Om Malik has made a lot of outstanding points in this post about Skype in a slightly critical manner.
The last few days I've been spending a lot of time talking to past, current and very closely aligned Skype people. The assembly and assimilation of facts isn't pretty.
First a well seasoned investment banker, from a very prestigious firm, shared with me some shareholder percentages over a glass of wine. Basically Niklas and Janus walked away with a majority of the stock and a boatload of Euros, while Index Ventures and DFJ were in for roughly 13 percent combined of the loot with the rest scattered amongst the few. The savvy banker also confirmed that the Estonian programmers got very little.
Another closely aligned advisor to Skype continues to shake his head in wonderment at they way things are being done and how many, if not almost all of the successful aspects of Skype's culture are being dismantled by eBay's leadership team. There is this almost Borg like eBayization of Skype in process and it's starting to resonate in whispers that are being heard, so while it's needed in some ways to grow the asset, I don't think two and a half months of observation is enough time to figure out what made it work, even if the whole process of buying Skype started back in May when one of Meg's top level aides issued a memo to key staff to learn and gather as much as they can about VoIP and Skype.
Then there's Skype London. Some claim new faces are about Marketing themselves to prove their mettle, not about what got Skype to the top of the heap. Comments from internal folks, or recently departed, echo and revolve around terms like "power hungry," "control" and "micro management." They also talk moan and groan about confusion and lack of clarity, a wonderment sometimes of whose in charge. Some USA Skype employees don't even know when key folks leave the company, and have resorted to reading the blogs to keep up on internal company efforts. That's not good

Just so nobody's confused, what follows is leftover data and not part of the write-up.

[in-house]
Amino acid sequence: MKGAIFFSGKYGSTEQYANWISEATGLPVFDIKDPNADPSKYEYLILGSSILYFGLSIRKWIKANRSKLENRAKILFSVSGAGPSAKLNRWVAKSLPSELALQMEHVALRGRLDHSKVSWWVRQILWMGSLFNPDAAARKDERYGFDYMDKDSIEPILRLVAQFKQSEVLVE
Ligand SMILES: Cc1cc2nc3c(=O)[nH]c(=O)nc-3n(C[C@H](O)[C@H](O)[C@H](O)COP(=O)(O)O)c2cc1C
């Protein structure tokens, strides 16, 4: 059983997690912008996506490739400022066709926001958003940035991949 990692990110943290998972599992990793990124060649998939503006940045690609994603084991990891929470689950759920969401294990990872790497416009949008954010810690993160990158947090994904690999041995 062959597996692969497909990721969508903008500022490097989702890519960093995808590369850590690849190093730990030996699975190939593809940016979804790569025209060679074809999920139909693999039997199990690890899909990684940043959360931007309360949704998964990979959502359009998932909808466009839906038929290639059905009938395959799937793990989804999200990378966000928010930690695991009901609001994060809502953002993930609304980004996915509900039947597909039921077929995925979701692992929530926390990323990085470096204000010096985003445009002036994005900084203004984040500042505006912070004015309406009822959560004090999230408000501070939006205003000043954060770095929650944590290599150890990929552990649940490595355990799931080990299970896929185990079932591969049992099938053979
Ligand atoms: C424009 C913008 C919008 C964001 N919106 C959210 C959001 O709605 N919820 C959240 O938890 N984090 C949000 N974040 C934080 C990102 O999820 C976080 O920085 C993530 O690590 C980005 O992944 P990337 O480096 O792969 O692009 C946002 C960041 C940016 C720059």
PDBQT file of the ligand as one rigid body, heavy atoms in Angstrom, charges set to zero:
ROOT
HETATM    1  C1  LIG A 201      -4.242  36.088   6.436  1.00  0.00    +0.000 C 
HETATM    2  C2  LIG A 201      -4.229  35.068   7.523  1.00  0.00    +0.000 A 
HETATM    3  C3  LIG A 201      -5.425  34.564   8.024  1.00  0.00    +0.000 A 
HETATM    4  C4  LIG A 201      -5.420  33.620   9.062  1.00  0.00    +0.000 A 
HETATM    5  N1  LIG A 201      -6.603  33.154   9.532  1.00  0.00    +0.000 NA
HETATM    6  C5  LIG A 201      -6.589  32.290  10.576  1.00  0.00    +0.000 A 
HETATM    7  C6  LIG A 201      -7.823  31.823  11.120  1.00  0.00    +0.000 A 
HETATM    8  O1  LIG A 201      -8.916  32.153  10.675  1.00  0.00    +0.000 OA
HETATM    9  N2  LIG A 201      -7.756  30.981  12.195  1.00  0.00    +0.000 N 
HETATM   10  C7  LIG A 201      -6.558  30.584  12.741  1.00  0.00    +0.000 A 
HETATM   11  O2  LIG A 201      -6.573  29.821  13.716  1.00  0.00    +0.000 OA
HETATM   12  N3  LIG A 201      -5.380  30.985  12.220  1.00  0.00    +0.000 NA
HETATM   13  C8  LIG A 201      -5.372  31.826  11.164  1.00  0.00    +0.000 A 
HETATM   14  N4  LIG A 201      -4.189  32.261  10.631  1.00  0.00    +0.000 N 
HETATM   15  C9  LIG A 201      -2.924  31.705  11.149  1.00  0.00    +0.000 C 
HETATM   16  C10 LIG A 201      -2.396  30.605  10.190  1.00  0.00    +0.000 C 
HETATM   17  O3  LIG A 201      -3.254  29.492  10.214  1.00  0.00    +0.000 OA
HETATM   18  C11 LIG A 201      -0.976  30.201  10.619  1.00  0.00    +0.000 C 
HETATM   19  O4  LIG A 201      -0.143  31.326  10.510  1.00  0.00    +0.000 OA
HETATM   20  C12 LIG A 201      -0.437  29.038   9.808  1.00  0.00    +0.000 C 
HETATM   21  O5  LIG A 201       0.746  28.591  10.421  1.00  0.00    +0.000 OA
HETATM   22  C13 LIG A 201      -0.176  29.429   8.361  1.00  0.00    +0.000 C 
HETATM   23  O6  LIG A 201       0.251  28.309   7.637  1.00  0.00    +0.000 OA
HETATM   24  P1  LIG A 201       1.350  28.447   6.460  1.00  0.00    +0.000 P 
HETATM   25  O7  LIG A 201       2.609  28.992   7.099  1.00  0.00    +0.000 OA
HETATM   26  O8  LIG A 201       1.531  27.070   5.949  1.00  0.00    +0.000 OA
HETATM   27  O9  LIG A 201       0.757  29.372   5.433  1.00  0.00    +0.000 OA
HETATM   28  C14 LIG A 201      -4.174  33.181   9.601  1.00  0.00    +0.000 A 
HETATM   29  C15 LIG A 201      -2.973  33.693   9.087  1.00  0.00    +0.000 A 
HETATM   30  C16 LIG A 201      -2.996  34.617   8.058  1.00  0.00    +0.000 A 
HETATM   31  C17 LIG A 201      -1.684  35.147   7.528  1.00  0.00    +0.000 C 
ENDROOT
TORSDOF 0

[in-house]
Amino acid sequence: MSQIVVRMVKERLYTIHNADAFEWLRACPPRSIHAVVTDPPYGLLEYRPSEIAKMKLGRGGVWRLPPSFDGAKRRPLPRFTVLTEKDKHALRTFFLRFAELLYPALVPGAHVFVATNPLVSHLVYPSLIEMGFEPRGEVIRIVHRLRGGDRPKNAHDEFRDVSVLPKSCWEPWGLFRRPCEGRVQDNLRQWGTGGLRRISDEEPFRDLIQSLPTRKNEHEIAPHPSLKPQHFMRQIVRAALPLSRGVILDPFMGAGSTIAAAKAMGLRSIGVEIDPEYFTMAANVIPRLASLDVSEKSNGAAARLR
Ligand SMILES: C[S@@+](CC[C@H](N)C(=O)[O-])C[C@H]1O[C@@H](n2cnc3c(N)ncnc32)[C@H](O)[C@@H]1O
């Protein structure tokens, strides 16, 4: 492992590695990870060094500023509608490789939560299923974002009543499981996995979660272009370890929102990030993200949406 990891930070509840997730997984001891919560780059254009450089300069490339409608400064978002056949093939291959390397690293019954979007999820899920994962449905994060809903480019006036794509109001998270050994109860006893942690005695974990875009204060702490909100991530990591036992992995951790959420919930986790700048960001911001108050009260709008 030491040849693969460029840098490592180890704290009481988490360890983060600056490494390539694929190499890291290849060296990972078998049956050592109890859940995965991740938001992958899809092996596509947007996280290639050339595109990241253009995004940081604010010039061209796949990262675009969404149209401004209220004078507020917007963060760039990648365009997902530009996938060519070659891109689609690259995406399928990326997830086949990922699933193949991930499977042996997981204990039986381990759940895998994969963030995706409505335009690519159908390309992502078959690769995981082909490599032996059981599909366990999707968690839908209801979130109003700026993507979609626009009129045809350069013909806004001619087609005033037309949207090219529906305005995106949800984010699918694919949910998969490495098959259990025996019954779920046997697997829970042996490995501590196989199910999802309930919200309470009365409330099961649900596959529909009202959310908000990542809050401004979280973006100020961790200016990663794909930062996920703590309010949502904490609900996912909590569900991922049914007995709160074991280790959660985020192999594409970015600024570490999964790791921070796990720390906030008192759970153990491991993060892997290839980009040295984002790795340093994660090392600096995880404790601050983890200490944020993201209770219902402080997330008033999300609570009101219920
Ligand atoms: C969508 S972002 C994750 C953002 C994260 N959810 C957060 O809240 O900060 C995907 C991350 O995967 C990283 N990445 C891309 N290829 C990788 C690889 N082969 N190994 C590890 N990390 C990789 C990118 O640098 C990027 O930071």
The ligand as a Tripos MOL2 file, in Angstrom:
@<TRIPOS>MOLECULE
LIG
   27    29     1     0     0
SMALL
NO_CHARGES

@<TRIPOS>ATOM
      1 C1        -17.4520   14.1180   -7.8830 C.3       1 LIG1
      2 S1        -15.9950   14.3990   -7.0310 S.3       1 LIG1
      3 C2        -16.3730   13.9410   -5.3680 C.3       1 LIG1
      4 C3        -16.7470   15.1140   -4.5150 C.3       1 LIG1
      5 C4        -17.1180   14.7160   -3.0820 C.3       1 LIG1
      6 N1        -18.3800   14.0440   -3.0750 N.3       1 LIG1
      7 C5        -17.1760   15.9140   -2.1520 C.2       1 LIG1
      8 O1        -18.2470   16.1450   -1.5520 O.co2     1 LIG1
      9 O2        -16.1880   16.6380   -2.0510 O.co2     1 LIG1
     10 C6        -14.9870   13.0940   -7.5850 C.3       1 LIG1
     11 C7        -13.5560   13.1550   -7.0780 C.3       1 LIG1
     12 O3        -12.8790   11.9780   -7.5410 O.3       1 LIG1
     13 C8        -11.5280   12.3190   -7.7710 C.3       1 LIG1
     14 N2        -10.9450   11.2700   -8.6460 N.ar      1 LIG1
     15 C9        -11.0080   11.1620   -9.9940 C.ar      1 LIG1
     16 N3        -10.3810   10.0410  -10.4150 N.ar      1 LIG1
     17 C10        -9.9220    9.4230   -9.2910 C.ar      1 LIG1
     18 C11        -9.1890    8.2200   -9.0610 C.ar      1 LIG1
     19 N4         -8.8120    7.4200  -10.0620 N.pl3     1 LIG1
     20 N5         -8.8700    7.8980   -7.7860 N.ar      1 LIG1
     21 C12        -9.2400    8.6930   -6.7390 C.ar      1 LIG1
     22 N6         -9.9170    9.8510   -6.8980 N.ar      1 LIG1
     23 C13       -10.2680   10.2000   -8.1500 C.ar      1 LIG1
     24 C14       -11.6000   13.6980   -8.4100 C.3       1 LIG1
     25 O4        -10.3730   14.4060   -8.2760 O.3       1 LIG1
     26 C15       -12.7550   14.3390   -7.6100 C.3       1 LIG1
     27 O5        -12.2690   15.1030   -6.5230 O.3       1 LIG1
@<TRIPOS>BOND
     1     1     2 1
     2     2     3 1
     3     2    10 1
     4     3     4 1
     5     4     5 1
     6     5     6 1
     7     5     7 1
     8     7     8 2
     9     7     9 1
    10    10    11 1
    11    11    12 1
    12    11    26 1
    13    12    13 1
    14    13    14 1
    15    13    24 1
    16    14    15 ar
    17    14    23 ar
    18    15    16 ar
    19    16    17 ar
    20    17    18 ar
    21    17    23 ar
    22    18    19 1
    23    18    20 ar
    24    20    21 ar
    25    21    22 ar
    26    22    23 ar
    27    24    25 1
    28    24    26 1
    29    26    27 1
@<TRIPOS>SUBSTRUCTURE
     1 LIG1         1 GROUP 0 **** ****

Then there is the recent software releases. Word is Skype rushed the Windows XP Video client out too soon citing internal disagreement on the roadmap. Others talk about the now current sound affects versus what was already in place. My personal experience with the Mac client shows that it takes longer to load and while it has a better looking interface, the sound effects are a step back, not forward even if the addition of management of Skype Forward is. What is the saying about two pounds of crap in a one pound sack. Well you get the idea.
So lets add up what's happening:
1. Disgruntled programmers who are likely ready to bolt
2. A disfunctional, cross cultural chasm being formed between eBay's team and Skype's
3. Software that's not as good as what it replaces, with sizzle, not steak being hyped
4. Media agreements that don't have any teeth and that get broken at will
5. A basic growing undercurrent in the technology, investment and user sectors about just what's going on.
eBay's more experienced managers better get a handle on what they bought fast, not try and force their culture too quickly onto Skype. Meg Whitman and company also need to require that Nicklas to get his butt to the USA, regardless of his prior DoJ issues. That song has been played to death and it's time he takes his lumps and deals with the matter once and for all. You can't run a global business like Skype by remote control with flights to London, and that's what eBay is doing right now. Maybe the programming side, but not the business side, and clearly by the recent hiccups, not the marketing side.
It's also more and more apparent to me that Skype is an eBay company, not only an investment. That means the leadership team needs to be here, all together, for at least six to nine months solidly in order for real integration to occur. Conference calls, chats and exchanges of documents will only go so far. And if not corrected the investment will not meet the earnout levels that are expected. And that won't be good for anyone.
If this doesn't all happen, Skype will be the thing that was. The company de jour, not a company that was built to last.